Stachys tenuifolia Willd.
CC = 4
CW = -3
MOC = 74
Family - Lamiaceae
Habit - Rhizomatous perennial forb.
Stems - Ascending to erect, to 1.0 m, 4-angled, branching above, glabrous or the angles sparsely pubescent with short, downward-angled, sometimes pustular-based hairs, often with a transverse line of longer, spreading hairs at the nodes.
Leaves - Opposite, simple, petiolate. Petioles 5-35 mm long, those of the largest leaves more than 8 mm long. Leaf blades 2-12 cm long, lanceolate to oblong to ovate, angled or rounded at the base, mostly tapered to a sharply pointed tip, the margins with fine, sharp teeth, the surfaces glabrous or inconspicuously and sparsely pubescent with short, fine hairs and inconspicuous, sessile glands.
Inflorescence - Terminal spikes composed of distinct clusters, these widely or relatively densely spaced along the axis, but noticeably discrete and with the flowers not overlapping those of adjacent nodes, or less commonly dense, more or less continuous, the flowers in small clusters of 4 or 6 per node (flowers 2 or 3 in the axil of each bract), the clusters not headlike. Bracts similar to the foliage leaves but much smaller. Flowers sessile to subsessile.
Flowers - Calyces 4-7 mm long, the tube glabrous or with sparse, fine, spreading, often gland-tipped hairs, the lobes 1.5-3.5 mm long, glabrous or sparsely hairy along the margins. Corolla bilabiate, pinkish with purple streaks and spots internally. Corollas 10-13 mm long, the tube glabrous, white near base. Upper lip of corolla 5 mm long, 4 mm broad, glandular-pubescent externally, glabrous internally, obtuse at apex. Lower corolla lip 3-lobed, glabrous internally and externally. Lateral lobes 2 mm long. Central lobe 3 mm long, 3.5 mm broad. Stamens 4, didynamous, adnate at apex of corolla tube, exserted from upper lip of corolla. Filaments to 3 mm long, glandular pubescent, white. Anthers brownish-purple, 1.2 mm long. Style white to purple at apex, 1.1 cm long, glabrous. Stigma 2-lobed.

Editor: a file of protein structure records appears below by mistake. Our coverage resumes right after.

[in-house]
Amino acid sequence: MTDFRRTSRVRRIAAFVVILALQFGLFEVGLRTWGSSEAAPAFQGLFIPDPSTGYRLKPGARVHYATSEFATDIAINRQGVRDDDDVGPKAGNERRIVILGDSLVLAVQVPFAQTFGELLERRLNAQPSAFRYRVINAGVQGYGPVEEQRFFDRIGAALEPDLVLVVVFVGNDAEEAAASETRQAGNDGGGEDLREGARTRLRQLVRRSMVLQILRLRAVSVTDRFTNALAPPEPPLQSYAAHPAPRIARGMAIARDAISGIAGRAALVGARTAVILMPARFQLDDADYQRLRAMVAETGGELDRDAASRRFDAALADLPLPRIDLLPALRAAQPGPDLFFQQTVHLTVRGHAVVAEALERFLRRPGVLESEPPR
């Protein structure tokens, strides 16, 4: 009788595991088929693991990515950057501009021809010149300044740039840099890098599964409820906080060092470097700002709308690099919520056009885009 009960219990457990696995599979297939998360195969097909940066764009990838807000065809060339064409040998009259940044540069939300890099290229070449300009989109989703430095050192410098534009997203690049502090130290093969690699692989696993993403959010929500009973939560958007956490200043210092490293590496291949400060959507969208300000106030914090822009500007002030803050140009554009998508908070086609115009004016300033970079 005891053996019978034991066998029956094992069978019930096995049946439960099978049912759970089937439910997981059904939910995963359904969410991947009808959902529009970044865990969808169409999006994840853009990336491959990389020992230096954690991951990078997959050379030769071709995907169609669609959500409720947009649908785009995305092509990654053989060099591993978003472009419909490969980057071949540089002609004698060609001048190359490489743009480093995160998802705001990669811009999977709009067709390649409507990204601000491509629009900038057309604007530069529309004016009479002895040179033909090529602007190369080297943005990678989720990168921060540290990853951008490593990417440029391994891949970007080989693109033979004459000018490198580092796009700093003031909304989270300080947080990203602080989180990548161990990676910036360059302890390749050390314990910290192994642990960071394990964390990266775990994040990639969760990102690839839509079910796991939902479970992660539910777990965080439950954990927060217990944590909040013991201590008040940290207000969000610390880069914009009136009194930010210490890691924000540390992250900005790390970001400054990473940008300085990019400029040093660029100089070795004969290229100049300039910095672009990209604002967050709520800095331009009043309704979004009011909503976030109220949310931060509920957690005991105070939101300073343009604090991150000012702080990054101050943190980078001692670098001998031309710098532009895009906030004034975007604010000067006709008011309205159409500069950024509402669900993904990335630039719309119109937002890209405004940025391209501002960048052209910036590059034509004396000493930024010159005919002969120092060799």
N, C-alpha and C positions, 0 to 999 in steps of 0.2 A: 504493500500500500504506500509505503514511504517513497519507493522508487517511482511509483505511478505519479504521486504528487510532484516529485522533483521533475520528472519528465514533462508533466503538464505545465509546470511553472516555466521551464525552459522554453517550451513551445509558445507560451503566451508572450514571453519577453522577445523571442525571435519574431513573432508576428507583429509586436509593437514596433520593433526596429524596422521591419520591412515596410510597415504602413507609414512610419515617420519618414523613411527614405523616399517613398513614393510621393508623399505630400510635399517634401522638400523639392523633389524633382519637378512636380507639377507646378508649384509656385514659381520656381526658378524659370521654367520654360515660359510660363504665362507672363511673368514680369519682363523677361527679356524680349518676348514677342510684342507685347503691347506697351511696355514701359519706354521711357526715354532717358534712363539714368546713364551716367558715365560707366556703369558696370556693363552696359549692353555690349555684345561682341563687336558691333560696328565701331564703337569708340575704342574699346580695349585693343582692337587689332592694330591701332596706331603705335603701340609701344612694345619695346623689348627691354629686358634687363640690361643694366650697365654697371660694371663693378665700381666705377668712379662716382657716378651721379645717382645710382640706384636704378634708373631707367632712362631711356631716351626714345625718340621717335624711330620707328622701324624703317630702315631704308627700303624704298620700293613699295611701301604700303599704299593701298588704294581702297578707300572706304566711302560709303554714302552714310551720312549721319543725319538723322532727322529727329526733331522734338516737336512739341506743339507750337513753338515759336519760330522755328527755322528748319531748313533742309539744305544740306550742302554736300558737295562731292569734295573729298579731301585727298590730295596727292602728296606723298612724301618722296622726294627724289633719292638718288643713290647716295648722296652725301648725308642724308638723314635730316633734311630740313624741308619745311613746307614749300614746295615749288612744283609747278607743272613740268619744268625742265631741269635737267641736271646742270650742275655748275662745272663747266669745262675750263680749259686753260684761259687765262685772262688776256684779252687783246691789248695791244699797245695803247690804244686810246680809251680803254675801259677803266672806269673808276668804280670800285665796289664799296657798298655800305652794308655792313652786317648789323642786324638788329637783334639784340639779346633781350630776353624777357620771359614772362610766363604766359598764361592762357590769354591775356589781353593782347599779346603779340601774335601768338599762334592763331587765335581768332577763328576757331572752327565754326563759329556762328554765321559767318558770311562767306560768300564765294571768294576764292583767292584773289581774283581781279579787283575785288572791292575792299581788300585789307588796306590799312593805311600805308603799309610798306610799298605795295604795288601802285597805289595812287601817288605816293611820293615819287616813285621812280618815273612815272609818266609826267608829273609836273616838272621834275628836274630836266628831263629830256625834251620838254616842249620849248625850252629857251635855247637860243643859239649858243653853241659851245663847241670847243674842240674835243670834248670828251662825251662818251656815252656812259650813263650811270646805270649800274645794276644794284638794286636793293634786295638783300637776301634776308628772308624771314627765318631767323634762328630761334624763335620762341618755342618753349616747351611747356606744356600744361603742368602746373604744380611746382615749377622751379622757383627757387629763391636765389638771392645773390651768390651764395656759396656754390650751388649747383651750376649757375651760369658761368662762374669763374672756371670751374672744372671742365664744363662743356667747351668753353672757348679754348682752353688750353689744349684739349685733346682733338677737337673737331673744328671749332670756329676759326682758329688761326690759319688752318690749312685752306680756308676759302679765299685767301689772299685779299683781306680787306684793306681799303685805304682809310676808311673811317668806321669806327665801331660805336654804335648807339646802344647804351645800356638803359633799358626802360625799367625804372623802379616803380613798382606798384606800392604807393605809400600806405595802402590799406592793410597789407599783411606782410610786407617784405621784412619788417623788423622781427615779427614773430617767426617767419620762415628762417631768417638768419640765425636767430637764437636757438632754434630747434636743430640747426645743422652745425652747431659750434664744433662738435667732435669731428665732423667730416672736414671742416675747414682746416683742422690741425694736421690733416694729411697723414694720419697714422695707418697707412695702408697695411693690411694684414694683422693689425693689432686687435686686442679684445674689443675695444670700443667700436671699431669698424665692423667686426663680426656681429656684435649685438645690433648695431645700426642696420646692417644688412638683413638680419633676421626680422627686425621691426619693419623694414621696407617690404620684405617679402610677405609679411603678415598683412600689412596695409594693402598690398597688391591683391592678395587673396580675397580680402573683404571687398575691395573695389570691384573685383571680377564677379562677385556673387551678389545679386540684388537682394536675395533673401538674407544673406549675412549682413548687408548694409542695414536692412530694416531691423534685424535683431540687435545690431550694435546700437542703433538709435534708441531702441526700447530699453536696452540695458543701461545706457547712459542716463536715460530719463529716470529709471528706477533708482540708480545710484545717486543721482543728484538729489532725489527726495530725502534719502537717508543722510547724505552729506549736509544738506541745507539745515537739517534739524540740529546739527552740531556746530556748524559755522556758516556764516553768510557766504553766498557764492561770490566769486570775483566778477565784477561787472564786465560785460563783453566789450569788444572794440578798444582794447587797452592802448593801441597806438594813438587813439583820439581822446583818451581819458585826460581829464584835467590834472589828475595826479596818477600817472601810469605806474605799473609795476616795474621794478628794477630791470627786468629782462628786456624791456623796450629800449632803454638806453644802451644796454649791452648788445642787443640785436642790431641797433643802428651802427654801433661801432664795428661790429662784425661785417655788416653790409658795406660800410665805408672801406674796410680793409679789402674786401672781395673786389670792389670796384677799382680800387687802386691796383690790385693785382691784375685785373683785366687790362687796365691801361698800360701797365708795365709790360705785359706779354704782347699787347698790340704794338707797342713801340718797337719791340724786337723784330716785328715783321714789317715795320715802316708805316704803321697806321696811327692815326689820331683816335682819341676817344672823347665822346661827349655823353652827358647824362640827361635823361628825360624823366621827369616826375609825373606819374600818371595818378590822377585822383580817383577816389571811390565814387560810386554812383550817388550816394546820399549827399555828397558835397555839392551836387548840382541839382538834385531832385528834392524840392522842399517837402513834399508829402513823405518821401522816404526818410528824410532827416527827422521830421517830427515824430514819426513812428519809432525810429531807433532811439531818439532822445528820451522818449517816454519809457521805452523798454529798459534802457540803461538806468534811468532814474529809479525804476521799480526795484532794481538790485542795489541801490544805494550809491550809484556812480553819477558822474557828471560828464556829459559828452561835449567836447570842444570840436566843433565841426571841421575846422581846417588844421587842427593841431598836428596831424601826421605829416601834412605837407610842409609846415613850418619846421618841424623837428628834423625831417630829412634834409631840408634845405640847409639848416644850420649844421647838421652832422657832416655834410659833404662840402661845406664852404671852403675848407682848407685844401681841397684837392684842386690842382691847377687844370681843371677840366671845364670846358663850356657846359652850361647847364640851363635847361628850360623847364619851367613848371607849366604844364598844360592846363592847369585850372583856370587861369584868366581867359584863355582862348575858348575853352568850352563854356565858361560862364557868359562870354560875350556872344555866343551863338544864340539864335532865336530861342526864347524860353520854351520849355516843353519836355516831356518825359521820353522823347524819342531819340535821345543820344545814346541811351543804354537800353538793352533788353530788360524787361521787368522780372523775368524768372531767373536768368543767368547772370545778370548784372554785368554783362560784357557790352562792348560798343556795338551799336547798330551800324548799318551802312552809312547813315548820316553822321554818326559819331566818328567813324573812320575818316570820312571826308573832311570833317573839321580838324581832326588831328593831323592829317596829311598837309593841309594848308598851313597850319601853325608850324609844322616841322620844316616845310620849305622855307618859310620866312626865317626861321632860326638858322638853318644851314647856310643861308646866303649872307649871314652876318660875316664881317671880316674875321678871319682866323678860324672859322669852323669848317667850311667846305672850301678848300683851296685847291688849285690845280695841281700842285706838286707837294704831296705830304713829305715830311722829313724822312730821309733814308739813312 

Fruits - Nutlets greenish-white, 3-ribbed, becoming black and 1.7 mm long in fruit.
Flowering - June - September.
Habitat - Bottomland and mesic forests, swamps, streambanks, bases of bluffs, pond margins, bottomland prairies, moist swales in upland prairies and sand prairies, marshes, fens, ditches, roadsides, moist disturbed areas.
Origin - Native to the U.S.
Lookalikes - Other species of Stachys, also Teucrium canadense.
Other info. - This species is found across most of Missouri and most of the eastern half of the U.S. and Canada. It is recognized as a Stachys by its opposite leaves and somewhat interrupted spikes of mint-pattern flowers. Characters which point to Stachys tenuifolia include glabrous stems and calyces. However, the taxonomy of the Stachys genus is problematic, with many Missouri specimens keying poorly. More work is needed on this group. Differentiation from Teucrium is easy, as flowers of that species lack the upper lip which is present in Stachys. Stachys tenuifolia and the similar S. palustris L. would make excellent garden subjects for anyone with a shade garden and moist to wet ground. The flowers are good for attracting flying insects and are striking to look at.
Photographs taken in the Irish Wilderness, Mark Twain National Forest, Oregon County, MO., 7-15-00 (DETenaglia); also along the Katy Trail near Dutzow, Warren County, MO, 8-1-2012, Lower Meramec Park, St. Louis County, MO, 8-18-2013, Tyson County Park, St. Louis County, MO, 7-27-2015, and Dresser Island Conservation Area, St. Charles County, MO, 7-28-2020 (SRTurner).